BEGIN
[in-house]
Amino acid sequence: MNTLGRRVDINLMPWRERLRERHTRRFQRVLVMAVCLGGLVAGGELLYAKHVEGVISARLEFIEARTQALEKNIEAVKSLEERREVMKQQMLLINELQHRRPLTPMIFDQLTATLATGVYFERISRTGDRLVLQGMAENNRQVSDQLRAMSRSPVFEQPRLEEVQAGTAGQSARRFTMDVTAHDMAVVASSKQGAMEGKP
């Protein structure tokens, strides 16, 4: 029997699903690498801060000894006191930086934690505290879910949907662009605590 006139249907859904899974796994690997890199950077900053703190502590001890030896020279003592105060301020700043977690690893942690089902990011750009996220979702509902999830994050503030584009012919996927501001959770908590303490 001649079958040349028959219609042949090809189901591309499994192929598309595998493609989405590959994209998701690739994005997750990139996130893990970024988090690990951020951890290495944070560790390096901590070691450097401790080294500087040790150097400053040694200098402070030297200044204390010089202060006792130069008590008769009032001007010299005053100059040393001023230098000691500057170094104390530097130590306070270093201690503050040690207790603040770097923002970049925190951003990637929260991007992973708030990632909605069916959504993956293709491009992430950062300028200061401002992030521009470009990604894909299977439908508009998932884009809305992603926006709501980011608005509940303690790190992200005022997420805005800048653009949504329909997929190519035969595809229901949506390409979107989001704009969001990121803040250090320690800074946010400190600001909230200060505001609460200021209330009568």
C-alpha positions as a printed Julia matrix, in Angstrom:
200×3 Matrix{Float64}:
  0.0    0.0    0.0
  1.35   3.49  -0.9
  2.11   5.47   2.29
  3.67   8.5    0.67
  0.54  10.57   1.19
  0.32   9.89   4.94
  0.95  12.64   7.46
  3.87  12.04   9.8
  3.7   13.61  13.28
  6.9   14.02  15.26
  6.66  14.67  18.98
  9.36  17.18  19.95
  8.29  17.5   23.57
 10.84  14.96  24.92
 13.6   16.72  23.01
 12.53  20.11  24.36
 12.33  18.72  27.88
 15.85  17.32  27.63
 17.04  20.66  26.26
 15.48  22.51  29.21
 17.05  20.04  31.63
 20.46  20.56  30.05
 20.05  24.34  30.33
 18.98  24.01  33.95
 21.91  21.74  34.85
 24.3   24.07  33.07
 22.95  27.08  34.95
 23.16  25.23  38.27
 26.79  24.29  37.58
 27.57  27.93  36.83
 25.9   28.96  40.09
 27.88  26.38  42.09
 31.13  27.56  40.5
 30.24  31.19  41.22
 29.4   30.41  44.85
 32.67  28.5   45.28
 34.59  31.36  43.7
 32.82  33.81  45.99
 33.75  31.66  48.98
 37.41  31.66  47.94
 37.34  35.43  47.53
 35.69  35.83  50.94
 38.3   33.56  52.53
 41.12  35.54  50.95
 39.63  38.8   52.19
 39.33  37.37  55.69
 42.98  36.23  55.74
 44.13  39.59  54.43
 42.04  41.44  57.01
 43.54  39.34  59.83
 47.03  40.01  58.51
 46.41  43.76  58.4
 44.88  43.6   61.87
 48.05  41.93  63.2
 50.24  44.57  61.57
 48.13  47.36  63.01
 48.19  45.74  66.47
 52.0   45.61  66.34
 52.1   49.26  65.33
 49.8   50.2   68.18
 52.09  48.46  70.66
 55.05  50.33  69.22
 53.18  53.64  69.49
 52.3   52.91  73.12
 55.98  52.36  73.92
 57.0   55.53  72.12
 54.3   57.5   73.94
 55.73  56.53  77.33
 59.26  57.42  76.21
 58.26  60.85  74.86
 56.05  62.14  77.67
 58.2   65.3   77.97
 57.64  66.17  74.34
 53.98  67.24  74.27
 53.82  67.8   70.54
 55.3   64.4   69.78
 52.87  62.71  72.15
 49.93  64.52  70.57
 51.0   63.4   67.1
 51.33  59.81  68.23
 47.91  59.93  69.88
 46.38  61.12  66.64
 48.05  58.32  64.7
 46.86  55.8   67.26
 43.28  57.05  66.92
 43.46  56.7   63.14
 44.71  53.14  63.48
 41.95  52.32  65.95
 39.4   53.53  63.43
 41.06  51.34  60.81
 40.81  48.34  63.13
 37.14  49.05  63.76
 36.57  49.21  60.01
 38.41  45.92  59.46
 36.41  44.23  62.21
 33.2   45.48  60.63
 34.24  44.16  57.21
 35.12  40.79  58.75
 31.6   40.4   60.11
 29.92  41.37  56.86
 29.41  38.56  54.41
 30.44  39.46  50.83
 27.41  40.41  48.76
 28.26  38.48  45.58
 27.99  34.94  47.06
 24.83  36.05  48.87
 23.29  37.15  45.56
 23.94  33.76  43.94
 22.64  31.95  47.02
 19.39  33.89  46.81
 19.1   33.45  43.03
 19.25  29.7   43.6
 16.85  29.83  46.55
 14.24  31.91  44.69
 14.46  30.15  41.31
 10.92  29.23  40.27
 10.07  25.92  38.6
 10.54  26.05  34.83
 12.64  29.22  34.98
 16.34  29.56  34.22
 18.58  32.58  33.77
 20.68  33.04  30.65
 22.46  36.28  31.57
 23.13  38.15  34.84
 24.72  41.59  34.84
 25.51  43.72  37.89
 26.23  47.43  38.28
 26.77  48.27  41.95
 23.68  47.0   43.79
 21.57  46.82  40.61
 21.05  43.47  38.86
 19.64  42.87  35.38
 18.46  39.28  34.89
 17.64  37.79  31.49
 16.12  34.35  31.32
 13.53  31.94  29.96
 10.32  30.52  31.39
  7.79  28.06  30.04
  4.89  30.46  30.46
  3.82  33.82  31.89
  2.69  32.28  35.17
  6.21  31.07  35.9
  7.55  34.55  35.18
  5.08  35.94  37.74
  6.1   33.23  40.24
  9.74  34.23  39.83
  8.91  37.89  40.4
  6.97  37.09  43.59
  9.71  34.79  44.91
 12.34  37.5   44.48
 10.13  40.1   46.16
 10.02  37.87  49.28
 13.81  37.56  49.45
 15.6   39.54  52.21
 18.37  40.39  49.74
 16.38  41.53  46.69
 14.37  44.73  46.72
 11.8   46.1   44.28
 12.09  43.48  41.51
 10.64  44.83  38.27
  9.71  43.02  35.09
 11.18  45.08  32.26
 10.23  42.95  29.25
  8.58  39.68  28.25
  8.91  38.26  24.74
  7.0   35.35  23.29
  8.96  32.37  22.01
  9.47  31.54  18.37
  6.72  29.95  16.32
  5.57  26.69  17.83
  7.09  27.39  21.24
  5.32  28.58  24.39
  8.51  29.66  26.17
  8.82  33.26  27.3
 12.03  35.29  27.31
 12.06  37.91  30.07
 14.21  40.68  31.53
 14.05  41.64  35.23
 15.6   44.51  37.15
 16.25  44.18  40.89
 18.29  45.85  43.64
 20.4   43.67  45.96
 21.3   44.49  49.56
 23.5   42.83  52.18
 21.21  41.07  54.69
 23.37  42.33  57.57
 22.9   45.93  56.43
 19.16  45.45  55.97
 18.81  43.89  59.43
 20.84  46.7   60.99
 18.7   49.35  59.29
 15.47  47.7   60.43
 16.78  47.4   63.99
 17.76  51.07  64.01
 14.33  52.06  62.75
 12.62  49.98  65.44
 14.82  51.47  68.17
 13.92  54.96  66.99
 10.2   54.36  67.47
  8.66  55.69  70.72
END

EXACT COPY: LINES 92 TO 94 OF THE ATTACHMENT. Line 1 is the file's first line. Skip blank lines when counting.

 44.71  53.14  63.48
 41.95  52.32  65.95
 39.4   53.53  63.43